At the executive level, communications skills are critical to success. So when top-level job candidates use a standard, impersonal-yet-professional cover letter template, they’re leaving a potential employer with some big doubts about their strategic communications acumen.
Managers hiring for senior-level roles look for nuance throughout the recruiting process, seeking signs of high-level skills in negotiation, persuasion, coalition-building, collaboration, strategic thinking and more. For them, being able to talk to your accomplishments in an interview will not be enough. They’ll be looking for everything you do to reinforce their perception of your capabilities — right down to the cover letter.
If your standard cover letter template doesn’t have a strategy behind it, it’s time to make some changes.
A good executive cover letter gets personal
Whether your new role will involve courting potential clients or investors, managing a department, leading marketing initiatives or driving internal change, your success will be dependent on your ability to persuade others to a course of action. The basis in successful persuasion is always the others’ needs — so leading off with what you like about the company or why it’s the perfect role for you is good information, but it doesn’t move you towards your goal.
A persuasive cover letter not only engages the reader’s attention and starts pre-selling your qualifications, it also shows that you can use communication proactively as part of a strategy.
Your cover letter is a sales tactic–an opportunity to begin to build your case for employment. Here are three ways to ensure that it makes the case effectively:
- Figure out what the company needs most from this role. A well-considered answer will probably result from some easy research — job description, company’s mission and vision statements — and get real teeth when you do some deeper probing — collecting insights from your network, understanding why the role is open, getting a feel for the company culture and priorities. Even addressing their priorities on the surface level — continuity, importance to strategy, adding a good fit to the team — is better than starting off talking about what you want from an employer. So, if you don’t have a concrete understanding of how you’ll fit into the role, keep the statement general, but always think of why the role exists when talking about why you’re the right one to fill it.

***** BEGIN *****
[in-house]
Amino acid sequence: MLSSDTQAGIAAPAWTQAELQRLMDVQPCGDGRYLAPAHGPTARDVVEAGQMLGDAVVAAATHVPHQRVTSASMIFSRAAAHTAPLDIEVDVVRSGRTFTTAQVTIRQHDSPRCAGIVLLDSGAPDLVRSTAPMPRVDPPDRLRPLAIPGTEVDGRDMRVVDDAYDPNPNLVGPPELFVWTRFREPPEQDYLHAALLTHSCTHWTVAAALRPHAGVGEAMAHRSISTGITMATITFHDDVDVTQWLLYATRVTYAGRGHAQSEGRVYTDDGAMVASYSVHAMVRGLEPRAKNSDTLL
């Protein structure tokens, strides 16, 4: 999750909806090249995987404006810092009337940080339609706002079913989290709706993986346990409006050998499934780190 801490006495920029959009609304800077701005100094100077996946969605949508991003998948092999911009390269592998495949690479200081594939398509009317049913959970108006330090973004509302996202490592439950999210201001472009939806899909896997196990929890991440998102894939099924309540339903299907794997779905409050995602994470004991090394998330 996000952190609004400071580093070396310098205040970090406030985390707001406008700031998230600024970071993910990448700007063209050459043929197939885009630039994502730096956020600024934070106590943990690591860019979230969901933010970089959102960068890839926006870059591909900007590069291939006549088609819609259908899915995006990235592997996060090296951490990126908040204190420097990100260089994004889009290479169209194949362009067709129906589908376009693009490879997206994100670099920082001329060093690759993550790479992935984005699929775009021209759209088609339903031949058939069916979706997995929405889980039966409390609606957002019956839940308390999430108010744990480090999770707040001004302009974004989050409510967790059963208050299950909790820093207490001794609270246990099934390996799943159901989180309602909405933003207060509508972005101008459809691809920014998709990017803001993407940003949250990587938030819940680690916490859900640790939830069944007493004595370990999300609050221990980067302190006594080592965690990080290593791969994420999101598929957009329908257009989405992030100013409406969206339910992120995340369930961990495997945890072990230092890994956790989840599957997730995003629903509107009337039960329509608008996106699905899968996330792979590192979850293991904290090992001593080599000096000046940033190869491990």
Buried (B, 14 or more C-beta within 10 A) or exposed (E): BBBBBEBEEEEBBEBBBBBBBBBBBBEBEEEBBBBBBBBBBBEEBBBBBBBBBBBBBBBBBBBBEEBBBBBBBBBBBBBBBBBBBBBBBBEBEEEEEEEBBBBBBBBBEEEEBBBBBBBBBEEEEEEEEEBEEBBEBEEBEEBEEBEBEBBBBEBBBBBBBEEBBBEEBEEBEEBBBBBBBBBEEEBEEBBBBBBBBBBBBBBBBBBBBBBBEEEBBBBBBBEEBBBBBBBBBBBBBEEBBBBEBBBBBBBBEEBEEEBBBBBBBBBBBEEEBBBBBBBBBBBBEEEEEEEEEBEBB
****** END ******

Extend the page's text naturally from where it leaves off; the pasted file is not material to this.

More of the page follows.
- Lead off with “you.” It’s simple to understand, but harder to put into practice — your cover letter should always start with something about the recipient. “You,” “Your company,” “XYZ Corporation.” Even common phrases starting with “I” can be rephrased to focus on them. So, a simple shift might be from:
- Establish next steps. In the sales process, you never walk away from a meeting without establishing next steps. It’s the same in job search. You may not have control over their hiring process, but you do have control over how informed you are about it, and how you react to it. The standard “I look forward to hearing from you” reserves you no power in the process. Instead, identify how you will follow up and then follow through. Close the letter with a promise to make a personal call next Tuesday, for instance. Or to follow up by email if you don’t receive a response. By making and keeping commitments you’re presupposing a professional relationship of some kind–turning you from a resume into a real breathing human being– and showing you’re proactive, organized and can take charge of a business relationship for mutual benefit. By letting them know that they’ll hear from you regardless, you’ve given them a gentle nudge to follow up themselves, or at least be prepared to talk to you when you call.
I was excited to learn of the Senior Sales Director opportunity…
XYZ Corporation’s Senior Sales Director role is a critical part of your business development strategy overseas…
A well-crafted executive cover letter template gives you the structure to ensure you’re presenting the best case for your qualifications while allowing you flexibility to create a direct connection with the recruiter, hiring manager or networking contact that receives it. In that way the best cover letter template is no template at all — it’s a custom-crafted approach every time.